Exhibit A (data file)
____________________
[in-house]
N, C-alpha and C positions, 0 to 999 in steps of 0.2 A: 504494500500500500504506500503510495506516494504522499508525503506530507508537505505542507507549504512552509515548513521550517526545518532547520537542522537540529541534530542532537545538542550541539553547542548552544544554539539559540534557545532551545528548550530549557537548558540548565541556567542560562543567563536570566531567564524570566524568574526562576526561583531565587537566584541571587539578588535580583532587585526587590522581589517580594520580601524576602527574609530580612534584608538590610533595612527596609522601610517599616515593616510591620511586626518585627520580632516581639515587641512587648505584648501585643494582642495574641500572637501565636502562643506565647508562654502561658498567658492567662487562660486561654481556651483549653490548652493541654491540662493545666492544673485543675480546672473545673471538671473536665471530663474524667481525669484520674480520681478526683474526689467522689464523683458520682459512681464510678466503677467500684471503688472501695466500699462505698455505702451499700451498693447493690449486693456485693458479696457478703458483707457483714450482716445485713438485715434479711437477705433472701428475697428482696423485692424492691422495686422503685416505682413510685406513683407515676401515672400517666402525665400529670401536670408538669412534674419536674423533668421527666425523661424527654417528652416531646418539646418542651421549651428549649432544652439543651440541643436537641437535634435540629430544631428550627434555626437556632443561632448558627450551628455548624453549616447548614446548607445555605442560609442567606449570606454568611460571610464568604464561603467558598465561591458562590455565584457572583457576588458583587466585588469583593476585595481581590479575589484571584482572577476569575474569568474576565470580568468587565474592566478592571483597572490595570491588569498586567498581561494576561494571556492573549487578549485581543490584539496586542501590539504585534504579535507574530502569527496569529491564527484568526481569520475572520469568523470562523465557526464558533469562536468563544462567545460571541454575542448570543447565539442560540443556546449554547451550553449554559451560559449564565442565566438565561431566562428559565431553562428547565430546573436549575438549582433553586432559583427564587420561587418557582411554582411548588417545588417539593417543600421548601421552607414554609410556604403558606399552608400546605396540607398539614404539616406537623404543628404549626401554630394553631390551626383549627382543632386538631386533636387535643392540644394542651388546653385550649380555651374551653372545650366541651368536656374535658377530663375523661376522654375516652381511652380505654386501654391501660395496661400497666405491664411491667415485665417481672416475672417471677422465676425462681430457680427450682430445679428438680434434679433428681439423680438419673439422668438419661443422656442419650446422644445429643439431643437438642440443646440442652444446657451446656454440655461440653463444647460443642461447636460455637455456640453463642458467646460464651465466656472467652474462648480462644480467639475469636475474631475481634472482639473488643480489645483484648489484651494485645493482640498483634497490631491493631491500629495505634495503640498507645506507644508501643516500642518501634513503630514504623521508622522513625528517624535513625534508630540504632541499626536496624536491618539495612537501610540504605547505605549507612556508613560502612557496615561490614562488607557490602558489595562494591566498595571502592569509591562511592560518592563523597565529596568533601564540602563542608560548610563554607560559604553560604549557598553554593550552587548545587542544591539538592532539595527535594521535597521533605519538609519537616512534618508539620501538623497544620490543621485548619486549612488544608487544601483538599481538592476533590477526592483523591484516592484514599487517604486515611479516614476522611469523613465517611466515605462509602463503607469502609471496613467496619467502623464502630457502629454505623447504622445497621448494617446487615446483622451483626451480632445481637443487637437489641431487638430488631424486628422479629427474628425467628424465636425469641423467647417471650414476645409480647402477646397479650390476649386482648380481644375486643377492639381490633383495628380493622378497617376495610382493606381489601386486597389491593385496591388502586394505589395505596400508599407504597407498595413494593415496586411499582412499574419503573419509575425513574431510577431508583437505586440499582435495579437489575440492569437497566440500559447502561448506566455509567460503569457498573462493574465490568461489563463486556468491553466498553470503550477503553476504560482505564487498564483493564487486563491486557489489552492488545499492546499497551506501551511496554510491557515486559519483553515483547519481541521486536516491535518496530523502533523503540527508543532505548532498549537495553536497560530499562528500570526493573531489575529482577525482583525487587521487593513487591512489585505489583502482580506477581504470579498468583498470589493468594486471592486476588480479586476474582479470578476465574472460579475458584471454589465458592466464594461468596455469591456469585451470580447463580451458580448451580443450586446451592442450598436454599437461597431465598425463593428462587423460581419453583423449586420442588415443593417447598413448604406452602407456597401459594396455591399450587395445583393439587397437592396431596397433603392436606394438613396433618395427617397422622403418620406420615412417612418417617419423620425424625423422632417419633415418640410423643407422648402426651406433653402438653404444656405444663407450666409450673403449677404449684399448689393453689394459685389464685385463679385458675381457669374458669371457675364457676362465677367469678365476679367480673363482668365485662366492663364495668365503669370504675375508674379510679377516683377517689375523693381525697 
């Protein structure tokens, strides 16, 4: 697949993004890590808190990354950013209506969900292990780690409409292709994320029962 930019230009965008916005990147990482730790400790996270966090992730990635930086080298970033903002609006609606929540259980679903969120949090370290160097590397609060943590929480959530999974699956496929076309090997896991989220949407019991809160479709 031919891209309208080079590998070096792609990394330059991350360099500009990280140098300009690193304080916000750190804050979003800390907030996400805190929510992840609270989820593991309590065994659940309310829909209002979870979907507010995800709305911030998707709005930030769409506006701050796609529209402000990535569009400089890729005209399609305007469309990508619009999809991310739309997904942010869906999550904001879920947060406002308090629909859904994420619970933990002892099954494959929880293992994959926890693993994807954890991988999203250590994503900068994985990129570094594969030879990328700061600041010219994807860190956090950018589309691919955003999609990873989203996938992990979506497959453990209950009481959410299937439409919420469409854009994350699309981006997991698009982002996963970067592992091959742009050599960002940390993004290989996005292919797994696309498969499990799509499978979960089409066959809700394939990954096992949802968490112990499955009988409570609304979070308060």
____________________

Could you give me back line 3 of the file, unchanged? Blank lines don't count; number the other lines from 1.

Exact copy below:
């Protein structure tokens, strides 16, 4: 697949993004890590808190990354950013209506969900292990780690409409292709994320029962 930019230009965008916005990147990482730790400790996270966090992730990635930086080298970033903002609006609606929540259980679903969120949090370290160097590397609060943590929480959530999974699956496929076309090997896991989220949407019991809160479709 031919891209309208080079590998070096792609990394330059991350360099500009990280140098300009690193304080916000750190804050979003800390907030996400805190929510992840609270989820593991309590065994659940309310829909209002979870979907507010995800709305911030998707709005930030769409506006701050796609529209402000990535569009400089890729005209399609305007469309990508619009999809991310739309997904942010869906999550904001879920947060406002308090629909859904994420619970933990002892099954494959929880293992994959926890693993994807954890991988999203250590994503900068994985990129570094594969030879990328700061600041010219994807860190956090950018589309691919955003999609990873989203996938992990979506497959453990209950009481959410299937439409919420469409854009994350699309981006997991698009982002996963970067592992091959742009050599960002940390993004290989996005292919797994696309498969499990799509499978979960089409066959809700394939990954096992949802968490112990499955009988409570609304979070308060």